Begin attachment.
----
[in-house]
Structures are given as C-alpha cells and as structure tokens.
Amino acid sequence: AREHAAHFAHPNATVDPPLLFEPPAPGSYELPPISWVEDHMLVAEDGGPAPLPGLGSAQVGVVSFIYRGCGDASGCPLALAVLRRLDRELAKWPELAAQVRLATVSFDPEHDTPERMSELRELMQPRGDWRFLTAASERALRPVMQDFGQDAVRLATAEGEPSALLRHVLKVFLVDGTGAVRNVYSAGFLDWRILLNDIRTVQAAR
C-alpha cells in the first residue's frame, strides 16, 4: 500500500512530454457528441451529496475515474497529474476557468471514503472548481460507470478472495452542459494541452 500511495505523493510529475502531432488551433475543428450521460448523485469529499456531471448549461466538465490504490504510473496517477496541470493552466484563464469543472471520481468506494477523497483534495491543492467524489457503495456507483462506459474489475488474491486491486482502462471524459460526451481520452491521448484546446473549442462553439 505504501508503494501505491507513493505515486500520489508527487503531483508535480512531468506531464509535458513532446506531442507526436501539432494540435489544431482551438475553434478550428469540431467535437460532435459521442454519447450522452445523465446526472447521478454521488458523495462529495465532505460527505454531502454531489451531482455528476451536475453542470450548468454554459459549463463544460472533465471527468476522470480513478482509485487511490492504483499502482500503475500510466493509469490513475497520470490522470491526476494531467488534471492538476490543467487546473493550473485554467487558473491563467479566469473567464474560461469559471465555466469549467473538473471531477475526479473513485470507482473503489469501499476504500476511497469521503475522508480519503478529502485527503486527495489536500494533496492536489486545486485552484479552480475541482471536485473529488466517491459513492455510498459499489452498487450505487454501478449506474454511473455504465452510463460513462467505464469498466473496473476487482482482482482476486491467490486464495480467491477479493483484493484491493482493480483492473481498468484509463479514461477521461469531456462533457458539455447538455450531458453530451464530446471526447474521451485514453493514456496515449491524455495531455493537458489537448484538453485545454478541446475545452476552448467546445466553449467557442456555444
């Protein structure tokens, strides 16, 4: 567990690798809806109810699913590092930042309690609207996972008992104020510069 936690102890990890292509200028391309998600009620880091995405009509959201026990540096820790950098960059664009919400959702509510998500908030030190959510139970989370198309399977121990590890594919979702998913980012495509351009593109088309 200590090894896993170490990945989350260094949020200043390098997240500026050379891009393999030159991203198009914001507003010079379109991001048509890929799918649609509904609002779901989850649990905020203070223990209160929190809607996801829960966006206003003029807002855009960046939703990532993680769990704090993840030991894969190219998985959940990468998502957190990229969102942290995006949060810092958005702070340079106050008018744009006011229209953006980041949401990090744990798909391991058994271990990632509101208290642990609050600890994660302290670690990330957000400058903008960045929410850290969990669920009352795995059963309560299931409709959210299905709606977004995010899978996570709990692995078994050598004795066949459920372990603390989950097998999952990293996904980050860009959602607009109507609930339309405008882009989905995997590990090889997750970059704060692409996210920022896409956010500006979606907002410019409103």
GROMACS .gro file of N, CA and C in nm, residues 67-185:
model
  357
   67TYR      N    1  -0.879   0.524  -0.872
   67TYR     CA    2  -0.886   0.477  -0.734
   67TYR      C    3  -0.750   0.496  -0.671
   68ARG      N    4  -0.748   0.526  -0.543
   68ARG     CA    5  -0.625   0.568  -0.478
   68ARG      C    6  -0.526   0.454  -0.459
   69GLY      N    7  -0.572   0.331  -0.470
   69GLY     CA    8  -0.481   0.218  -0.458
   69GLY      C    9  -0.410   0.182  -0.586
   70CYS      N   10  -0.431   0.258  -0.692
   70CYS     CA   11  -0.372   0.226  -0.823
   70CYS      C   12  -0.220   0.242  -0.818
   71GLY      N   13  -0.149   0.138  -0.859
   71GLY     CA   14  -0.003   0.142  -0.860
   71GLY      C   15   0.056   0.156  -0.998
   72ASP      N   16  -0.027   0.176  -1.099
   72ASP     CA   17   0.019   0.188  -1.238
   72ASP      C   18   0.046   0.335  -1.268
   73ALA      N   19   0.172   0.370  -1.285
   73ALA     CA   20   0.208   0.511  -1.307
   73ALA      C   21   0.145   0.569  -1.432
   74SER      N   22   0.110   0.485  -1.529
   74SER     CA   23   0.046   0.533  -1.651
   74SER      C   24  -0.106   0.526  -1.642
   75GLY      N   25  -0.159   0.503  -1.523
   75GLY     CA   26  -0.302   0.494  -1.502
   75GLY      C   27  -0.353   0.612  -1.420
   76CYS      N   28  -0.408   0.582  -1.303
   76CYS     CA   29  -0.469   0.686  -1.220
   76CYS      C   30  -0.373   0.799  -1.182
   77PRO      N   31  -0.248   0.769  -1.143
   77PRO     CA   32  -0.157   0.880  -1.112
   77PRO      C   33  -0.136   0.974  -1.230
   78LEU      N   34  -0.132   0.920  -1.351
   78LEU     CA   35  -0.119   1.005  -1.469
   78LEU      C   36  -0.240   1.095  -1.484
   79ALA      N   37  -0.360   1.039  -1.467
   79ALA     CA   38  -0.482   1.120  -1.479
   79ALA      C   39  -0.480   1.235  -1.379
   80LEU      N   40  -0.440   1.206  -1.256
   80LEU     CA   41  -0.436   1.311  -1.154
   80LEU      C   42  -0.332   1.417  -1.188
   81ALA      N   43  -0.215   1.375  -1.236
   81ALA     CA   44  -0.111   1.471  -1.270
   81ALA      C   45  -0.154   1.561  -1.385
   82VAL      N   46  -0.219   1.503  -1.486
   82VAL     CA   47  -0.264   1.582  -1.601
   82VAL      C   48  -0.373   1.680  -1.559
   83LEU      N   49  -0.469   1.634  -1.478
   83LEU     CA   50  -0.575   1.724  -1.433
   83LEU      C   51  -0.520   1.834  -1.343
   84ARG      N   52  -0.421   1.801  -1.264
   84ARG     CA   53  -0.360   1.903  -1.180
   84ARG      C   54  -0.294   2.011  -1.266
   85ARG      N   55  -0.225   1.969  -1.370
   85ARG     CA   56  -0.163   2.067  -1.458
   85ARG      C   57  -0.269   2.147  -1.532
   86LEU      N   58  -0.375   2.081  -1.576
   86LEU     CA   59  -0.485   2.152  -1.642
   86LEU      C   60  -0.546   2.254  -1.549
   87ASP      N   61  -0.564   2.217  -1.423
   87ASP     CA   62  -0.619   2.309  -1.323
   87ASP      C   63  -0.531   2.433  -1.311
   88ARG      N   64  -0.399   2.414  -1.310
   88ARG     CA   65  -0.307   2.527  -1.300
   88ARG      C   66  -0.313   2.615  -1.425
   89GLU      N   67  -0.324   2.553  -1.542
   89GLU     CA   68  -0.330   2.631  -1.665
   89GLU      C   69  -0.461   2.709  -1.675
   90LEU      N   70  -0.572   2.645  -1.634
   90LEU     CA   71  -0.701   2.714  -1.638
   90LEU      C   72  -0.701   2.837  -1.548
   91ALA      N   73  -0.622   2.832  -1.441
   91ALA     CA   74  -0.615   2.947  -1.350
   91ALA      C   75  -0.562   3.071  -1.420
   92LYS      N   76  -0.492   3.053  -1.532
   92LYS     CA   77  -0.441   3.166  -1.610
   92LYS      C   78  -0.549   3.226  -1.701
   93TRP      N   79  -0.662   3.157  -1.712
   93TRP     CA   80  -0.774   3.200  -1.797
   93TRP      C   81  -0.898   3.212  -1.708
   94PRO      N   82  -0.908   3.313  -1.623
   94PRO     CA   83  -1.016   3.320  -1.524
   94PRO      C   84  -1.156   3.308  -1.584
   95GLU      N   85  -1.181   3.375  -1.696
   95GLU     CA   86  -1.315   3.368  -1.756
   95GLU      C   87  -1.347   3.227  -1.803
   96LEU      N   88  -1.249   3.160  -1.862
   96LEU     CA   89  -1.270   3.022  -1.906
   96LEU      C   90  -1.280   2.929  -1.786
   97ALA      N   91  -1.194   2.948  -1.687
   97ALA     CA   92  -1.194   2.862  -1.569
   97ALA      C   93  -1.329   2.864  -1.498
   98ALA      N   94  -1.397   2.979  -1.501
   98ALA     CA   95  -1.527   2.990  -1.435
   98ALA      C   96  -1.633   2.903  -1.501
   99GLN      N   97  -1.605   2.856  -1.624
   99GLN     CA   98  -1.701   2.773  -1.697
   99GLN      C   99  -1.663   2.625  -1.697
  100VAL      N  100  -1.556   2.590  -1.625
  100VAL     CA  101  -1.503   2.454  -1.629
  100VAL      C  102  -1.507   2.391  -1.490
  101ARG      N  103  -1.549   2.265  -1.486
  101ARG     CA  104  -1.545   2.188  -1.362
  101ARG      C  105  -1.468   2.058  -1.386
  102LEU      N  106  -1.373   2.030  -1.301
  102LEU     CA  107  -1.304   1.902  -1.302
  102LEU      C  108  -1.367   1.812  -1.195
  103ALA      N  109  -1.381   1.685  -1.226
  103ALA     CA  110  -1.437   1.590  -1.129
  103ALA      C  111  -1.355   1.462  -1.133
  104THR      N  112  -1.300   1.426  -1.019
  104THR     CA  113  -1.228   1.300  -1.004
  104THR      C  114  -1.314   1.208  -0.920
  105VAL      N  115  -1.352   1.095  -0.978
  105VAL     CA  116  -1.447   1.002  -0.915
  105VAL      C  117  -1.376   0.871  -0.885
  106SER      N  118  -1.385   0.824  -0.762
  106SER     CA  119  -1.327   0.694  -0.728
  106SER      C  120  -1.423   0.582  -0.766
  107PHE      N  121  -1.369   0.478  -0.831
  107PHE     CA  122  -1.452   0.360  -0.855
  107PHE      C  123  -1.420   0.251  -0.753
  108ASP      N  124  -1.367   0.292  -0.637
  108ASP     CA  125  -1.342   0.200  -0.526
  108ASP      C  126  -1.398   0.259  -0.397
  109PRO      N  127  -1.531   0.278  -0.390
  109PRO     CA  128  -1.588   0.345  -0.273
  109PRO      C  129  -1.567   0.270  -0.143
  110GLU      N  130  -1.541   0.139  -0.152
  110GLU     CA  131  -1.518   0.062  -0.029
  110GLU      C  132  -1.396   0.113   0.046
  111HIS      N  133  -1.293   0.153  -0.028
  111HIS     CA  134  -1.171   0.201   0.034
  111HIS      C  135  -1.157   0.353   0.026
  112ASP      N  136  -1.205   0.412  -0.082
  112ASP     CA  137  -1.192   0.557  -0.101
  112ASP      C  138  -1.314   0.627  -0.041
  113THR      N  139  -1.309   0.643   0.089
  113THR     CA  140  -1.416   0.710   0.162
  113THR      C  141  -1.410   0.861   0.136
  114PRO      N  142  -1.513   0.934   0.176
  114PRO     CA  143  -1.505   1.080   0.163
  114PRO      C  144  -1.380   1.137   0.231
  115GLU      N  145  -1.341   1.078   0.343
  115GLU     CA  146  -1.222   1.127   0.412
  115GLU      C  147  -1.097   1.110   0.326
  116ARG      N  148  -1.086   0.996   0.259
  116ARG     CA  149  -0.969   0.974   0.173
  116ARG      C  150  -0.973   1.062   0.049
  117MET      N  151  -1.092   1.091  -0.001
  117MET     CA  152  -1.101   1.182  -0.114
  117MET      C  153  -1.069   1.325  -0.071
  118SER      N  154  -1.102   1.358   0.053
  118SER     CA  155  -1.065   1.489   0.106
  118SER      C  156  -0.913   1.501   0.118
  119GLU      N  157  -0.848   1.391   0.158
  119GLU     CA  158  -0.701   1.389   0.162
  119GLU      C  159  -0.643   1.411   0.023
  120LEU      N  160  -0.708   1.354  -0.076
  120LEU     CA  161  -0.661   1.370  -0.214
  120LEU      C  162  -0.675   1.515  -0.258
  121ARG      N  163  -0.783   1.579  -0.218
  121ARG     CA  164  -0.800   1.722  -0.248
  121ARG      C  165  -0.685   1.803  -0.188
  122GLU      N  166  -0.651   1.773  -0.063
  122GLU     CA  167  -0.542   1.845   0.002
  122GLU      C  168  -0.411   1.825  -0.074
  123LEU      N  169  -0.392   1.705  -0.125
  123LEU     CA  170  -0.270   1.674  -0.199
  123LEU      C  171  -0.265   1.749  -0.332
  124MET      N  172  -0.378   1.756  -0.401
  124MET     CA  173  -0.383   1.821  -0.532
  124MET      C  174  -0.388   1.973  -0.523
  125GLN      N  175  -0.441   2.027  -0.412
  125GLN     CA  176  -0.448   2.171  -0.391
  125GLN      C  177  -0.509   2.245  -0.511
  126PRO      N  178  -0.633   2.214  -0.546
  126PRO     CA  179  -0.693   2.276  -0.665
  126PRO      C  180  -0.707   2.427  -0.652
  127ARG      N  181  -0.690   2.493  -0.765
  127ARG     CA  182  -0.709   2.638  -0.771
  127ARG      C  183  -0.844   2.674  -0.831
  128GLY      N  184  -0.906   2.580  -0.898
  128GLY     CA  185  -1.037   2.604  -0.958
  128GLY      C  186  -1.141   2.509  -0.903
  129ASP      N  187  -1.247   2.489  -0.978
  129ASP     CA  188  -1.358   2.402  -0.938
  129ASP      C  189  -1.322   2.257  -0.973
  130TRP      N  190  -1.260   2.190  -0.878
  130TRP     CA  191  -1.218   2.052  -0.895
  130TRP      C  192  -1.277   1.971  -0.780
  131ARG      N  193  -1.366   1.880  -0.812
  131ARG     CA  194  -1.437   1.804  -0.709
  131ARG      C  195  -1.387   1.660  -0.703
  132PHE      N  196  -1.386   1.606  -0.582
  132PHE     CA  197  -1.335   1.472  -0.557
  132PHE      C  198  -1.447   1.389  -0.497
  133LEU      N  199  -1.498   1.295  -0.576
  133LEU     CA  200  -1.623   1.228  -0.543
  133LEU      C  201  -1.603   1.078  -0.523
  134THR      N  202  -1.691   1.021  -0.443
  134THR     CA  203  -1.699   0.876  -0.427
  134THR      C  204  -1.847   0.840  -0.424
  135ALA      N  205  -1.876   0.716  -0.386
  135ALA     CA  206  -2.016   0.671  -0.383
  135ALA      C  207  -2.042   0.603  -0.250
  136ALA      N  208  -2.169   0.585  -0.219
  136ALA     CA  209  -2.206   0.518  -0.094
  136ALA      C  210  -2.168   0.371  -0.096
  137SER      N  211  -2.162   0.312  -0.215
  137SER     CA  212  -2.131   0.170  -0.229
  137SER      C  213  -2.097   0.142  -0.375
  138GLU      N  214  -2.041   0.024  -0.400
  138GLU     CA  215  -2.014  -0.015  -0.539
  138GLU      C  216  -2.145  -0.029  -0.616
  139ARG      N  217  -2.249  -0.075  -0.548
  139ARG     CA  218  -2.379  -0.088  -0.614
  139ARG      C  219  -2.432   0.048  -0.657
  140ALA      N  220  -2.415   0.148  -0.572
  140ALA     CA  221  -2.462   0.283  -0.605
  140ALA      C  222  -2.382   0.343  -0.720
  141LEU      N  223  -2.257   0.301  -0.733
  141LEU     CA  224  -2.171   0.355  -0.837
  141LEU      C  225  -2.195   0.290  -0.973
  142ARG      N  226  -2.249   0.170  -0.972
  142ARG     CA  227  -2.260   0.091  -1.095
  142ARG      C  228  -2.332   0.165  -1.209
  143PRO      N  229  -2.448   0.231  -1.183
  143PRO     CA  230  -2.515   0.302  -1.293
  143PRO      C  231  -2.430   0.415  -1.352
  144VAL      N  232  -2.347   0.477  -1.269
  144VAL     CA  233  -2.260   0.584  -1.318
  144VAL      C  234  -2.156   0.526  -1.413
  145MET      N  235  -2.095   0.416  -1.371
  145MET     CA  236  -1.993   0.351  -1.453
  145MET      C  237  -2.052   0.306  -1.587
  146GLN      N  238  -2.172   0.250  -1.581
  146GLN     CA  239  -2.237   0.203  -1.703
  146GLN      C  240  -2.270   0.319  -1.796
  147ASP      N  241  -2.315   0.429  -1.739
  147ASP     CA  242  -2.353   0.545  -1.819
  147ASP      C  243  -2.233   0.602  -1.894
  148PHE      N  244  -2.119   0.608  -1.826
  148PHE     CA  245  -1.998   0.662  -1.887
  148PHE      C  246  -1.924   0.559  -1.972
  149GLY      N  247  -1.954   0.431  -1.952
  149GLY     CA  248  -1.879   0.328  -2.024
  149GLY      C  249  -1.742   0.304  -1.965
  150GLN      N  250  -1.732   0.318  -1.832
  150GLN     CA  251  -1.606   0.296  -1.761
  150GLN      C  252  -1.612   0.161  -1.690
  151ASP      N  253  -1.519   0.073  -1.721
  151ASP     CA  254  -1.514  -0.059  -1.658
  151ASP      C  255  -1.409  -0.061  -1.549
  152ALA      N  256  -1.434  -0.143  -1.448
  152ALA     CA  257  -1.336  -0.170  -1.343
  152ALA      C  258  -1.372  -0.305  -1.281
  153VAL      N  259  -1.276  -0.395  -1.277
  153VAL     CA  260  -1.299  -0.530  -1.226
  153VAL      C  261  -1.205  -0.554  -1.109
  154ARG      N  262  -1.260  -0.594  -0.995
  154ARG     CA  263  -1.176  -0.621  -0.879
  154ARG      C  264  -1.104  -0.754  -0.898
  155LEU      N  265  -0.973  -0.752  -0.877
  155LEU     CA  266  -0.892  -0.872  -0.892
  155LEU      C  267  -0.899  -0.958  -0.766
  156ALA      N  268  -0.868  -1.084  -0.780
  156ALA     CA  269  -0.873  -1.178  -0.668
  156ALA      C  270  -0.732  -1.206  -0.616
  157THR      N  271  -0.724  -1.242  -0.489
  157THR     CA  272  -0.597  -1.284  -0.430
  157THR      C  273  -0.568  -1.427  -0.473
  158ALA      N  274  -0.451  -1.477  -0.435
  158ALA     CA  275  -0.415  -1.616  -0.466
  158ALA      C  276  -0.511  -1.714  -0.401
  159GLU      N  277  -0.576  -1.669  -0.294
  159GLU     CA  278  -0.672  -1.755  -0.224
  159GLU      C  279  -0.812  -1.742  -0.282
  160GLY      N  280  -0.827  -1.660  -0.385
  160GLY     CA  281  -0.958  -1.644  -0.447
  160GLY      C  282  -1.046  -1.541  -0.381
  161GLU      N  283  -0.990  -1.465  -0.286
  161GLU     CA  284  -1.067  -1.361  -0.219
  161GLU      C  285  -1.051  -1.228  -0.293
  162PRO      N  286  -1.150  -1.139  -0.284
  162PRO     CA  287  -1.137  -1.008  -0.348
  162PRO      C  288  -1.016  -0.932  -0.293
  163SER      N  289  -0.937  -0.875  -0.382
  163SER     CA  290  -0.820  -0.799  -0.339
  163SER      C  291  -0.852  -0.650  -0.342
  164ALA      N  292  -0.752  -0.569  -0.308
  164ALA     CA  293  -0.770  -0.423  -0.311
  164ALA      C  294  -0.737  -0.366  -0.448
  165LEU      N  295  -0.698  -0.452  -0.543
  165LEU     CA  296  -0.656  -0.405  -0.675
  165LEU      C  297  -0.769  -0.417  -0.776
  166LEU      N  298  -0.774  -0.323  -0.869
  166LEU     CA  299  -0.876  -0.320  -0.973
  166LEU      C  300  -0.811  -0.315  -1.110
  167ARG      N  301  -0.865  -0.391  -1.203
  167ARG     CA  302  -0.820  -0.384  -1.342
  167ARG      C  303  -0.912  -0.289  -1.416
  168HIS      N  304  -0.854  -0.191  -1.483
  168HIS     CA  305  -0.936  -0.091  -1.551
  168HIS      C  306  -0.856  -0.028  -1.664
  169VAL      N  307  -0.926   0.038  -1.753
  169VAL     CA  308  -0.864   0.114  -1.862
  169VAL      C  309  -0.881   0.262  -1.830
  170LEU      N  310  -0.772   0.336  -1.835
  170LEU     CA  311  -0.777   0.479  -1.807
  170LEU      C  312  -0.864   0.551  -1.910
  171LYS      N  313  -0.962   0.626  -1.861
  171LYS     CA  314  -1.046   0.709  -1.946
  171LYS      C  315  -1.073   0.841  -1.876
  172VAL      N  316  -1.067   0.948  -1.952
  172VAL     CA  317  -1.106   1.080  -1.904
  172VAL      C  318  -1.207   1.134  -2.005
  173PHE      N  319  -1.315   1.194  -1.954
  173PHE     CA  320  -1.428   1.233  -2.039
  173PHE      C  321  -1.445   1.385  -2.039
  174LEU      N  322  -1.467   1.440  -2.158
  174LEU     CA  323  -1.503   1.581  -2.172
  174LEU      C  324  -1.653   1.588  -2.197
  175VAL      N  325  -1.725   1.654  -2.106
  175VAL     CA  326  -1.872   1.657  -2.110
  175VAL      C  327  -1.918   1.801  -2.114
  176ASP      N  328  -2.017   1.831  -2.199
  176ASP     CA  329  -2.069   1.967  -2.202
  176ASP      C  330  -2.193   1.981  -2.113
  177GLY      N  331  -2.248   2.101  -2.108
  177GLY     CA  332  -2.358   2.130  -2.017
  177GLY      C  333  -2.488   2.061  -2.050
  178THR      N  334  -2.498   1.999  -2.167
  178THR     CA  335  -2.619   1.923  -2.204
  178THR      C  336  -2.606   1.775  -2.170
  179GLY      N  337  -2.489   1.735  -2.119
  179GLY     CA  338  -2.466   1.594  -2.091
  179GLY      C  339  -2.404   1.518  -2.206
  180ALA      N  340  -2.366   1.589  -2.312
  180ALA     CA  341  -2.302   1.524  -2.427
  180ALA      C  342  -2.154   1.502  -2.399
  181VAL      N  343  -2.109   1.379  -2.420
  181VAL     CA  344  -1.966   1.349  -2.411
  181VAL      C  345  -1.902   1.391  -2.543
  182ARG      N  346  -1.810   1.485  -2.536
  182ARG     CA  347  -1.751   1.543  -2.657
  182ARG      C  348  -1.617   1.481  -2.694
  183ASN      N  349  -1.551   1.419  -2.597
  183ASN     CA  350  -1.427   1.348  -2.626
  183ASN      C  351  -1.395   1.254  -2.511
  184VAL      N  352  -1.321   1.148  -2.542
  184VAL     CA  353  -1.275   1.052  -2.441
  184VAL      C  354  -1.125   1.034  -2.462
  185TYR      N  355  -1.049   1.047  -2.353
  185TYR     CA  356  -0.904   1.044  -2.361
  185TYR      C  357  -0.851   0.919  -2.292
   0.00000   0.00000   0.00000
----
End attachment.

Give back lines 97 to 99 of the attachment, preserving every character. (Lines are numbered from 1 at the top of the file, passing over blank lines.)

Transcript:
   96LEU     CA   89  -1.270   3.022  -1.906
   96LEU      C   90  -1.280   2.929  -1.786
   97ALA      N   91  -1.194   2.948  -1.687